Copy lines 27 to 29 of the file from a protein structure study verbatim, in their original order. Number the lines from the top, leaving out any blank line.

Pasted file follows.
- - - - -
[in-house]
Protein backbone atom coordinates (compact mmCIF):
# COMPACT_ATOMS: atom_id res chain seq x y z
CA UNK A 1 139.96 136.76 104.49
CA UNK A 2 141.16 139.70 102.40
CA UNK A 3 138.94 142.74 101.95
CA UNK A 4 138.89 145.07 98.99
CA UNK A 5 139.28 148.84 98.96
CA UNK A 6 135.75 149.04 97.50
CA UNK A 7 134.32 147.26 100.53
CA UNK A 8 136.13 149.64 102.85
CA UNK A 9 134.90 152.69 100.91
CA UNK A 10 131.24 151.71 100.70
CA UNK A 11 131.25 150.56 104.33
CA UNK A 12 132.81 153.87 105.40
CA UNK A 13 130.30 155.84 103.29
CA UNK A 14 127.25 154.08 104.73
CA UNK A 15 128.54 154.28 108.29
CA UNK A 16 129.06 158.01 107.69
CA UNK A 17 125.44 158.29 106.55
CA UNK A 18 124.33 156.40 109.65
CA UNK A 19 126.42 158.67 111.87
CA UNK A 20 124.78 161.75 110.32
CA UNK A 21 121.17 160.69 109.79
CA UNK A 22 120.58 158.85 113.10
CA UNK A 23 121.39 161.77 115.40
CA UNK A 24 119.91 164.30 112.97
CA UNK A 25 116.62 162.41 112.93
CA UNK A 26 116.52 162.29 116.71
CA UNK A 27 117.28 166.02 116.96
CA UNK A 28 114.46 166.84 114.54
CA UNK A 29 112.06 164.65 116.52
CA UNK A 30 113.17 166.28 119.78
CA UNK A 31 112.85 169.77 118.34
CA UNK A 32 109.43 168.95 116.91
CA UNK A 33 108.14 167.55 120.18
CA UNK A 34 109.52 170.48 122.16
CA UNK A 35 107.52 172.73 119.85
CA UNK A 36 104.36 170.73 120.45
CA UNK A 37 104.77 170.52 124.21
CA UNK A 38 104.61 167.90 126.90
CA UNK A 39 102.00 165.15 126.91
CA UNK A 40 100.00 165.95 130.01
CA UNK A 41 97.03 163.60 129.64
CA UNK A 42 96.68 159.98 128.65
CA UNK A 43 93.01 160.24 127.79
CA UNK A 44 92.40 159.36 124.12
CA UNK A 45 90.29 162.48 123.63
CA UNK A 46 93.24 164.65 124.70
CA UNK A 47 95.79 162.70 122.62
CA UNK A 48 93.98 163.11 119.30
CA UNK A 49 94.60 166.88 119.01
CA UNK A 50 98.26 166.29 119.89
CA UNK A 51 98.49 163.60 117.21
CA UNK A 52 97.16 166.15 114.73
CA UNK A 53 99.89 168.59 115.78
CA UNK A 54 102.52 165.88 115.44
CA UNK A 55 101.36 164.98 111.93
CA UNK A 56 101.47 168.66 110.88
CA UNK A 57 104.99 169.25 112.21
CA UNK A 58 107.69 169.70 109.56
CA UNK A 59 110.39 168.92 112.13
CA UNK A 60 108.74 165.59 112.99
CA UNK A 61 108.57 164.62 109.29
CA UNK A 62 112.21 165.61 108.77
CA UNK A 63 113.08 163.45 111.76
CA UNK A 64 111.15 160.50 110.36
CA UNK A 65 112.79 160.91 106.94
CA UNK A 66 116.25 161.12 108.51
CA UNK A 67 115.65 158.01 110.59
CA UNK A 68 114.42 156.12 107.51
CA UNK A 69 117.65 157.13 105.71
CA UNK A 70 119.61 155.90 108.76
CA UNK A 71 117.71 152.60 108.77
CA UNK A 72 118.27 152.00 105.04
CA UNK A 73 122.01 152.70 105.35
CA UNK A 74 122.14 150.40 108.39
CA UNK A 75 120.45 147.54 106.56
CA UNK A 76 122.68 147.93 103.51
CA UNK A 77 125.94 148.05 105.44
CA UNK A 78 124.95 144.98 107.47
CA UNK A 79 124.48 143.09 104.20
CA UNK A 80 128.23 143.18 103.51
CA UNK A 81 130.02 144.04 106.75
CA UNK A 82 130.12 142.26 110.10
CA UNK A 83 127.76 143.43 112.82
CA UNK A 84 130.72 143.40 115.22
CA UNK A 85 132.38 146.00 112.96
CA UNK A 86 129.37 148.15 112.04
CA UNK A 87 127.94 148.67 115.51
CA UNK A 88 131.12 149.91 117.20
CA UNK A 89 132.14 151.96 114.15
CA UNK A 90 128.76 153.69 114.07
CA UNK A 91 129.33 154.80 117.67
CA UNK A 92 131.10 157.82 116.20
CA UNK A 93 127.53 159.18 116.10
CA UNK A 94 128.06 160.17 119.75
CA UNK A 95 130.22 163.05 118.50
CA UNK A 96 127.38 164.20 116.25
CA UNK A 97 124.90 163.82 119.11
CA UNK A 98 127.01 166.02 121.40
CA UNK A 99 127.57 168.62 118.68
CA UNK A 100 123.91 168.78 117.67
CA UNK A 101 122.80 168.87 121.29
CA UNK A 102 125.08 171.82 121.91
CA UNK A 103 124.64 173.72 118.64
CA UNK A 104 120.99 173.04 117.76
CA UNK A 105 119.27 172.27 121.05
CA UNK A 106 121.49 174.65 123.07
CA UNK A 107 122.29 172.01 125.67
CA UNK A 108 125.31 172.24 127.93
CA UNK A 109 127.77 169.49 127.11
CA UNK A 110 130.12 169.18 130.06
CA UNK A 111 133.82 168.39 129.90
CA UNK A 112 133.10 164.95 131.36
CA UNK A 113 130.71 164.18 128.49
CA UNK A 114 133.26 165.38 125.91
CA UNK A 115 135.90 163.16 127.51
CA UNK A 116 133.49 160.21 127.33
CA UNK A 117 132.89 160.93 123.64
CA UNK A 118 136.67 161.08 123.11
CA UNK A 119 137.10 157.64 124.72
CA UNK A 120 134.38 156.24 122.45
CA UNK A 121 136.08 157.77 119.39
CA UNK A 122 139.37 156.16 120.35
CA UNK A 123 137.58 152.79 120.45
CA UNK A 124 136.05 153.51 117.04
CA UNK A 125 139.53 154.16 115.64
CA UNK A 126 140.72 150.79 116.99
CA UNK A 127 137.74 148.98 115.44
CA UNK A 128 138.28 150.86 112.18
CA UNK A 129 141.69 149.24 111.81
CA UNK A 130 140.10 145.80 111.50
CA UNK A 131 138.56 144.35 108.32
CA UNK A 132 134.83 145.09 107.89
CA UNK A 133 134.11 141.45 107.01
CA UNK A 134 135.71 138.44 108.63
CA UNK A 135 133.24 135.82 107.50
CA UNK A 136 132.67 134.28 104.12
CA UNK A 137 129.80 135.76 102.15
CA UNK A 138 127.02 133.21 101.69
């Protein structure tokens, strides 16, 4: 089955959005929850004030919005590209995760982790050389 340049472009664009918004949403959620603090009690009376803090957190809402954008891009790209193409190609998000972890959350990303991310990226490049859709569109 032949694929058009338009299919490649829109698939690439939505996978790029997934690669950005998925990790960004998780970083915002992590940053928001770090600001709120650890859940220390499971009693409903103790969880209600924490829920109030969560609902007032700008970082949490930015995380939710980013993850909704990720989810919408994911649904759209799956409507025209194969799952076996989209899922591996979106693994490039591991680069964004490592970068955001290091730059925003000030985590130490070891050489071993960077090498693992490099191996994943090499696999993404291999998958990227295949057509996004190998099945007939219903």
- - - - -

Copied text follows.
CA UNK A 24 119.91 164.30 112.97
CA UNK A 25 116.62 162.41 112.93
CA UNK A 26 116.52 162.29 116.71